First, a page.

BY THOMAS BREEN
During the first chapter of Barry Jenkins's coming-of-age drama Moonlight, a black child nicknamed Little (Alex R. Hibbert) learns how to swim. He's fled the home of a loving but narcissistic mother, and found unlikely refuge with the drug dealer who enables his mom's addiction. The dealer is gentle with Little: he wades into the ocean water with him, leaning him back into the waves as if conducting a baptism. The two are softened by the blue darkness, a rare moment of peace and connection for a man and a boy hardened by street life.
Every important moment in Little's life takes place on the beach: learning to swim, his first sexual encounter, a re-connection with a long, lost love. The sand, waves, and moonlight transform each slice-of-life experience into one of lyrical transcendence.
Moonlight is first and foremost a movie about a young, gay black man growing up in Miami, Florida. Jenkins follows Little through three chapters of his young adulthood: as a child caught between two co-dependent families; as a teenager, now known by his birth name Chiron (Ashton Sanders), brooding and confused and angry over what makes him different from other high school students; and as a hardened Atlanta drug dealer, known by his street name Black (Trevante Rhodes), who abruptly decides to drive back to Florida to re-connect with the only man who's ever touched him.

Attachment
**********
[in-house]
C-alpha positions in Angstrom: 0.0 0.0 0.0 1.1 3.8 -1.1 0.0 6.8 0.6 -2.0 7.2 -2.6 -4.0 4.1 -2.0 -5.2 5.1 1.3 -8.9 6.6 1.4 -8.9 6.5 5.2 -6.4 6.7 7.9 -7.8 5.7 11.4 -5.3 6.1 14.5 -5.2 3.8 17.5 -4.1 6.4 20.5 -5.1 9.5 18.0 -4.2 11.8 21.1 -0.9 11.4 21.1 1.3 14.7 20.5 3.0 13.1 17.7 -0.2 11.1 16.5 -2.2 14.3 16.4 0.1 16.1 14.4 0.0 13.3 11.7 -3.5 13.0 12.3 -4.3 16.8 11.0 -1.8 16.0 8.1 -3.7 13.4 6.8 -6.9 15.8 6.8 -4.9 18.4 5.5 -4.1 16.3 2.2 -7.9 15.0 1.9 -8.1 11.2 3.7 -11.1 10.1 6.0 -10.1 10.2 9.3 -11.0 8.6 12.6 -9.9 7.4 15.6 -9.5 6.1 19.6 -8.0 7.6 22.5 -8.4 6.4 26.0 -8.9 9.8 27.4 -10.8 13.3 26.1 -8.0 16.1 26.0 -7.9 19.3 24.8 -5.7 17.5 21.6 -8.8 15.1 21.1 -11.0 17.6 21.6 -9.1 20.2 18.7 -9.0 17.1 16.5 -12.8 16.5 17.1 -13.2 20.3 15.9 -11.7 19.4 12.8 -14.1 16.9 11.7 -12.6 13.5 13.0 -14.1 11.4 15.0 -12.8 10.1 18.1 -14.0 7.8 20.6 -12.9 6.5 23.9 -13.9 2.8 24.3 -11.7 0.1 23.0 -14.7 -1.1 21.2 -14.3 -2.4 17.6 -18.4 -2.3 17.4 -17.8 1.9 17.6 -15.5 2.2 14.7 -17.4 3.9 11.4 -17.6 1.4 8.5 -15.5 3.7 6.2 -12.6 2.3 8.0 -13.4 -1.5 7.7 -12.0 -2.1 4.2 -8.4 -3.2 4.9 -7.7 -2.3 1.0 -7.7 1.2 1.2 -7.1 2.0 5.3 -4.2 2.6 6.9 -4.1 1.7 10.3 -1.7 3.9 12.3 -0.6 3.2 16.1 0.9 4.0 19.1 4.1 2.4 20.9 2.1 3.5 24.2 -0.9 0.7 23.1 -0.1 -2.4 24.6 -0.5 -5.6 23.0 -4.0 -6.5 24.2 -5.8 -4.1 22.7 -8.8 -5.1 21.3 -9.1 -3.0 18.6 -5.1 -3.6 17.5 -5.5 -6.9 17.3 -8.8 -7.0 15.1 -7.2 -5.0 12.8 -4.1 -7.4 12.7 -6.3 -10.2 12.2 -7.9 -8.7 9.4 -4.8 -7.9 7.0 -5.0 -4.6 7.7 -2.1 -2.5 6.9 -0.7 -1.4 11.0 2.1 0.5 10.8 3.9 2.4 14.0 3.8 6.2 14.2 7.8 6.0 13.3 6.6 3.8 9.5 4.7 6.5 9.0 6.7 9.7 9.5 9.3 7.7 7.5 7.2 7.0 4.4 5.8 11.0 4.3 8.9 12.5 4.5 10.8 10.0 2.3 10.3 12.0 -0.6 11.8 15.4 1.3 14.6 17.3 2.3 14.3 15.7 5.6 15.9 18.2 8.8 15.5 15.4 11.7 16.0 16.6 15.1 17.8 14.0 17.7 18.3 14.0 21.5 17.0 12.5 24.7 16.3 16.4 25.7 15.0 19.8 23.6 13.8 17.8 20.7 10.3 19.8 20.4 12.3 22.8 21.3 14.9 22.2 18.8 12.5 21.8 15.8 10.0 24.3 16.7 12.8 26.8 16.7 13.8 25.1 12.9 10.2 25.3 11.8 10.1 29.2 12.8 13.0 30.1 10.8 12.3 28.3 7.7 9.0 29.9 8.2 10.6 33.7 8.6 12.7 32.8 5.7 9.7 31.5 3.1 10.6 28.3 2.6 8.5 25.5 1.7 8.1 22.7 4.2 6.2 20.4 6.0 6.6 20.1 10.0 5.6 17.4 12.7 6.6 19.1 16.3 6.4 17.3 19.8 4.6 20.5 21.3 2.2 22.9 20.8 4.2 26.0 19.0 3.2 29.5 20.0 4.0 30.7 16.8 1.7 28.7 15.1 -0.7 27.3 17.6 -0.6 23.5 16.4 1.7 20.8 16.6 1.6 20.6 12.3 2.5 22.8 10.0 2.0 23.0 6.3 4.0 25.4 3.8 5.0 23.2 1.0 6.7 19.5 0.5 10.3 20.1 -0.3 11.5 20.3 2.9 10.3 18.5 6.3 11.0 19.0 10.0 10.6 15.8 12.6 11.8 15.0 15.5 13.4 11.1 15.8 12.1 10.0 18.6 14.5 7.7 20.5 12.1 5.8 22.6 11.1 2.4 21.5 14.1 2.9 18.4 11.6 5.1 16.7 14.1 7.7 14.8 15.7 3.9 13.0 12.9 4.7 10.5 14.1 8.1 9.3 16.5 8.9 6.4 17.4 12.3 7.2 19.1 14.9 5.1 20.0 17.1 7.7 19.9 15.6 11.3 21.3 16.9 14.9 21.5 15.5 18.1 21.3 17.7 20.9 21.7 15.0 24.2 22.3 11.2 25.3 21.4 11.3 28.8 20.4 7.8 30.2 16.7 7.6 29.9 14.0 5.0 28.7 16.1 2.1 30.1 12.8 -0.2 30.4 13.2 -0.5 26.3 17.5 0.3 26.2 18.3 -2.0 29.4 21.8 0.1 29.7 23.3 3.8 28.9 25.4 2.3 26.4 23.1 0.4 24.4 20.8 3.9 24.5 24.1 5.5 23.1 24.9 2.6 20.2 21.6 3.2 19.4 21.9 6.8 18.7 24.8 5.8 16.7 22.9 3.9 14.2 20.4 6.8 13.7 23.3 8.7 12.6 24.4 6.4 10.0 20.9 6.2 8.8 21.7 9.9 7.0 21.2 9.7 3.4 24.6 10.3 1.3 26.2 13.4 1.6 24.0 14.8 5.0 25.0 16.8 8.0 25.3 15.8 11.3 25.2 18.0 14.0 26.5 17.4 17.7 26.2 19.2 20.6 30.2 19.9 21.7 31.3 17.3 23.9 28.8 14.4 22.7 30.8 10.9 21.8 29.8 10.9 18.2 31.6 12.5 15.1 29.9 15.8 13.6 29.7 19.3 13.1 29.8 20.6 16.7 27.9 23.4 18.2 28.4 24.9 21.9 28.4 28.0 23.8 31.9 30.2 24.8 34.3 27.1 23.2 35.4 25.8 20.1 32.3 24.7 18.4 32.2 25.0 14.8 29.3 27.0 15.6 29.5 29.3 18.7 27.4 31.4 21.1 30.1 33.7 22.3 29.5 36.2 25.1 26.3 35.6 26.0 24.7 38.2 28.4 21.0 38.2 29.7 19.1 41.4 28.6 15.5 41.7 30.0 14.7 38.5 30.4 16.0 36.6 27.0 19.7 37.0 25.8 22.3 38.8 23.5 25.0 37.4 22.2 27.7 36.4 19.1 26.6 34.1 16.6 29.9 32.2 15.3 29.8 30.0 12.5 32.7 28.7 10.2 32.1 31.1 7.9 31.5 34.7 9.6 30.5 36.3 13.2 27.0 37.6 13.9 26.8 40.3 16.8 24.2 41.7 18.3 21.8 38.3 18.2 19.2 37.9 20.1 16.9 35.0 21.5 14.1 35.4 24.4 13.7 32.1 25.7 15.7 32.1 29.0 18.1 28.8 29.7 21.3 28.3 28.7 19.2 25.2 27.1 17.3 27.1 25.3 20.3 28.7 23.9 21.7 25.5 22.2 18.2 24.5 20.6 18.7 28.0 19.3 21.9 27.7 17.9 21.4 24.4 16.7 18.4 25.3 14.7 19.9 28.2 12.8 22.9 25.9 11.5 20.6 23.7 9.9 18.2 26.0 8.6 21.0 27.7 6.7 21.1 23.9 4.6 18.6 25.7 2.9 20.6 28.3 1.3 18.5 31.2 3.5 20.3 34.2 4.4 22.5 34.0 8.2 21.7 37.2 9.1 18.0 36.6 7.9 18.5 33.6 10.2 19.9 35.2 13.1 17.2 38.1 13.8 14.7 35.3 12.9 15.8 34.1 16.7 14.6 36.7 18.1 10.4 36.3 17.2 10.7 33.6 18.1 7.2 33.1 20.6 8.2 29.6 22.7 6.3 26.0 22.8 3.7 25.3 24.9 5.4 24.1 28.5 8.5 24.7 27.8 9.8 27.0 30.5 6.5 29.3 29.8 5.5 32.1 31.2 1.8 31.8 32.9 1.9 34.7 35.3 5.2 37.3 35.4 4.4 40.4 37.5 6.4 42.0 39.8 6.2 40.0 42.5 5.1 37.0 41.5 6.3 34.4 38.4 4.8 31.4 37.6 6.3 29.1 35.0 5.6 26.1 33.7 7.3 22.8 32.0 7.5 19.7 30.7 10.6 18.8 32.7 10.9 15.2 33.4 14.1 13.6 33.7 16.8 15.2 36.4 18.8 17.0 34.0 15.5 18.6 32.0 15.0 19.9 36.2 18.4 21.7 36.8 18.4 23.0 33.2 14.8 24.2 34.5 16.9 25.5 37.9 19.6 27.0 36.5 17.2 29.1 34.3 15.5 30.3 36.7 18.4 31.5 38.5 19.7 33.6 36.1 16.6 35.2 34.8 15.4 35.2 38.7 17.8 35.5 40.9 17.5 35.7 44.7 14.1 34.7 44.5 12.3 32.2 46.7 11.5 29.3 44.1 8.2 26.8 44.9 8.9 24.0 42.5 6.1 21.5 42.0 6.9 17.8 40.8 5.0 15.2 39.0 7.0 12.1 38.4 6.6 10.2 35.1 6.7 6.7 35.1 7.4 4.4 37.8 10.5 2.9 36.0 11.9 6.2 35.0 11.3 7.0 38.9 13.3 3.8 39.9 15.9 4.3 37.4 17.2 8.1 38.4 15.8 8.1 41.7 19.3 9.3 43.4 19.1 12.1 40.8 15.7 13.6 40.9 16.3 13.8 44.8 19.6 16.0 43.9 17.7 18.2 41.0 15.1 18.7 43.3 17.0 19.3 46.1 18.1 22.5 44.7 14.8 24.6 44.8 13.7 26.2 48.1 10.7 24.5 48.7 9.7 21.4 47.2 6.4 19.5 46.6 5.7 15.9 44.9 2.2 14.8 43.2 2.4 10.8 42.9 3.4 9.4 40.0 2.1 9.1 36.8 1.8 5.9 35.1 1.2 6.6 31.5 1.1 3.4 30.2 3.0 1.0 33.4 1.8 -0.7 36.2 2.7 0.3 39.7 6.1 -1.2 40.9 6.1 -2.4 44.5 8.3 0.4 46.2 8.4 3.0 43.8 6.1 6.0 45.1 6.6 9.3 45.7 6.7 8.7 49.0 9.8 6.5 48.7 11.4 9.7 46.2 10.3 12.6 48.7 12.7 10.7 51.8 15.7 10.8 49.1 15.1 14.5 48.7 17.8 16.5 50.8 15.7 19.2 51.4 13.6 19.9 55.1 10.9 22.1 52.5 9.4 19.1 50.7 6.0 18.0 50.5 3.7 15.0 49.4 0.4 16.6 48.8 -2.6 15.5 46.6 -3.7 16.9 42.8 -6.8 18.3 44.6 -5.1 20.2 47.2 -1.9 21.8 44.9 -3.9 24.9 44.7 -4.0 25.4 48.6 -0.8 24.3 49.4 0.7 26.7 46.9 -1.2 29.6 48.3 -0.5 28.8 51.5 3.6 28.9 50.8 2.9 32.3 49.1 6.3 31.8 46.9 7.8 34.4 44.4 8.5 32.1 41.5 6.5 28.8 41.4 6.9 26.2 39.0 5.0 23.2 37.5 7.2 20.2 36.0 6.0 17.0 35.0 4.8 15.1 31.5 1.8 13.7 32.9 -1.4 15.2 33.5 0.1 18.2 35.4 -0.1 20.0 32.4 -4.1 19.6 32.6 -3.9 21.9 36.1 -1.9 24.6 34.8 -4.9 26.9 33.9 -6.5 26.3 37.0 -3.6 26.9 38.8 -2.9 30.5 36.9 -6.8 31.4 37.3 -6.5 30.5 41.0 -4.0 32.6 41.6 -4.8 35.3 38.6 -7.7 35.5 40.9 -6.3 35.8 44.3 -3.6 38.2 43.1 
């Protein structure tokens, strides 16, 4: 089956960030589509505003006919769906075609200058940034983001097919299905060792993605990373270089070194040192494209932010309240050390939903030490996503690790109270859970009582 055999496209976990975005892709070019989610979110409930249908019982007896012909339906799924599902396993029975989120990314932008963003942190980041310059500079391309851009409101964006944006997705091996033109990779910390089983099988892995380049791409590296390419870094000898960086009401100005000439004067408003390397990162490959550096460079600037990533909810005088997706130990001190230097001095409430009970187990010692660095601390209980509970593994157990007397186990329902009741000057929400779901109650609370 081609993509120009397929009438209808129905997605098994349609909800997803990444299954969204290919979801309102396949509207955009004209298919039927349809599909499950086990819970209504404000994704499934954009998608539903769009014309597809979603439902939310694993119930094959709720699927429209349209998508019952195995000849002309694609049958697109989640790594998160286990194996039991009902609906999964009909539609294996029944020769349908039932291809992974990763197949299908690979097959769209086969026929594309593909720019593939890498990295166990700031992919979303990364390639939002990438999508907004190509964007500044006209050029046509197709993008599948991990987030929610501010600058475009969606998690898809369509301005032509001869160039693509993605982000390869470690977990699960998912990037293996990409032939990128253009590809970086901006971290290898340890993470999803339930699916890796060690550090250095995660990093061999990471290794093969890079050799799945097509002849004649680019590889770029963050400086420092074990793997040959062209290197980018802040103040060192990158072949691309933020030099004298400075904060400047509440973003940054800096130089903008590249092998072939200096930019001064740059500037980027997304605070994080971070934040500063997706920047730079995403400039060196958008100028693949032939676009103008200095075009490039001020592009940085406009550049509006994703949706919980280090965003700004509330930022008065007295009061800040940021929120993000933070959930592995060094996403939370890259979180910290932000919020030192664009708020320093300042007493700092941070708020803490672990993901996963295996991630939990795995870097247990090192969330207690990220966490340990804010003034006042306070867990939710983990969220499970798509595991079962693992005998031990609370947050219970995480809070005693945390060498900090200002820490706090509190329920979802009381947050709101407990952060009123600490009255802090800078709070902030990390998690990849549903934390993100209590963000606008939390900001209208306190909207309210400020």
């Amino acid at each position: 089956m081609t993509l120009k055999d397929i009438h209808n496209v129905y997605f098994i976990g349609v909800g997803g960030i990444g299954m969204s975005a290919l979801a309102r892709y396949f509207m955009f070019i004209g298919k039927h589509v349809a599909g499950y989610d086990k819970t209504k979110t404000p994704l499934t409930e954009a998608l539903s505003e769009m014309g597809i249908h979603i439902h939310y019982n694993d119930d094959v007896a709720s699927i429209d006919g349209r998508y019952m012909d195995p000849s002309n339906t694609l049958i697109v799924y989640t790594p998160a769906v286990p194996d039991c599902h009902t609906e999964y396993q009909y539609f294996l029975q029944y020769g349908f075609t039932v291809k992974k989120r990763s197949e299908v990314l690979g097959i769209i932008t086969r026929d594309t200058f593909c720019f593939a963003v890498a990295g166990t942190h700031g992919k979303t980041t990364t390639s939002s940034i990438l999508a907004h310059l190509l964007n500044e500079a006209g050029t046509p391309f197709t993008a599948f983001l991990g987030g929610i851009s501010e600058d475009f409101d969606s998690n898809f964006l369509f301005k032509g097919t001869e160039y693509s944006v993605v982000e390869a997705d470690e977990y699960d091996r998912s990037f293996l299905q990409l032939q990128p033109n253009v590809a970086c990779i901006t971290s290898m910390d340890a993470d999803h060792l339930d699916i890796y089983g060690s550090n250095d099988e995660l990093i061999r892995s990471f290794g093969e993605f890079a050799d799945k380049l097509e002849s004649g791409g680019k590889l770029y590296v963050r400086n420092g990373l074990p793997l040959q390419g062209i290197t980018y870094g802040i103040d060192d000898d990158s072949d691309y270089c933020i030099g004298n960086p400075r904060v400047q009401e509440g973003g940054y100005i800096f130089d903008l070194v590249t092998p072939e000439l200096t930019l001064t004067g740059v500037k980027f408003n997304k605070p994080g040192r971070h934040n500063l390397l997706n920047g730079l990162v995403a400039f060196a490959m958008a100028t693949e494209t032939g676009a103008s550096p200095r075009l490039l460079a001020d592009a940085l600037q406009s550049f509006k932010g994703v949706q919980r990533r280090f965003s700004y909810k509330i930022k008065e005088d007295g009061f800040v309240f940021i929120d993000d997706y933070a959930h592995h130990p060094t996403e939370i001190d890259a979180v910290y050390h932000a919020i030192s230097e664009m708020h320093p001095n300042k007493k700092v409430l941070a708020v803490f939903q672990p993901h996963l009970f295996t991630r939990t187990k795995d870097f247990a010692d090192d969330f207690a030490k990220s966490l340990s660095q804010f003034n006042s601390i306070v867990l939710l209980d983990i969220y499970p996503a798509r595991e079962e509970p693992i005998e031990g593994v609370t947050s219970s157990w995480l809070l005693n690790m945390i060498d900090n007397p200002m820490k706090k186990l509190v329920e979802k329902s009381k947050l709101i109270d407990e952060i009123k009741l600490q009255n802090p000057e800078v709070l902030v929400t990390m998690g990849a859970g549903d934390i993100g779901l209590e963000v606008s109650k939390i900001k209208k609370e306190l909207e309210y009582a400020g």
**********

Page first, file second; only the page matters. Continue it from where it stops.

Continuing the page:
Jenkins provides a phenomenal texture to each extended moment in Little's life, allowing the audience to experience the same physical sensations felt by our acutely sensitive protagonist (the lapping of the water, the ocean breeze in his face, the sand between his fingers). Jenkins's will occasionally circle around a scene, or track patiently from behind, underscoring just how many little details make up the world immediately around us. For a young man like Chiron, so attuned to his surroundings and in such turmoil over who he is at his core, every one of those details matter.
For Moonlight is also a study of double consciousness, such a fundamental experience for many minorities in America, in which someone is required to live two lives at once: one for yourself and one for everyone around you. The scenes by the beach chronicle those rare moments when the two identities merge, when who you are elides with who you present as, when vulnerability leads to connection instead of to abuse. They are moments captured in and illuminated by moonlight, strange and safe and nonjudgmental. For Little, the turbulent times outside of that moonlight, when those two personae are in such violent conflict, are almost forgotten in the nighttime breeze.
But they are not a bad dream. Nor are the scenes in the moonlight a good dream. They are all real, all part of this young man's life, and Moonlight captures those moments in all of their lyrical honesty better than just about any other movie this year.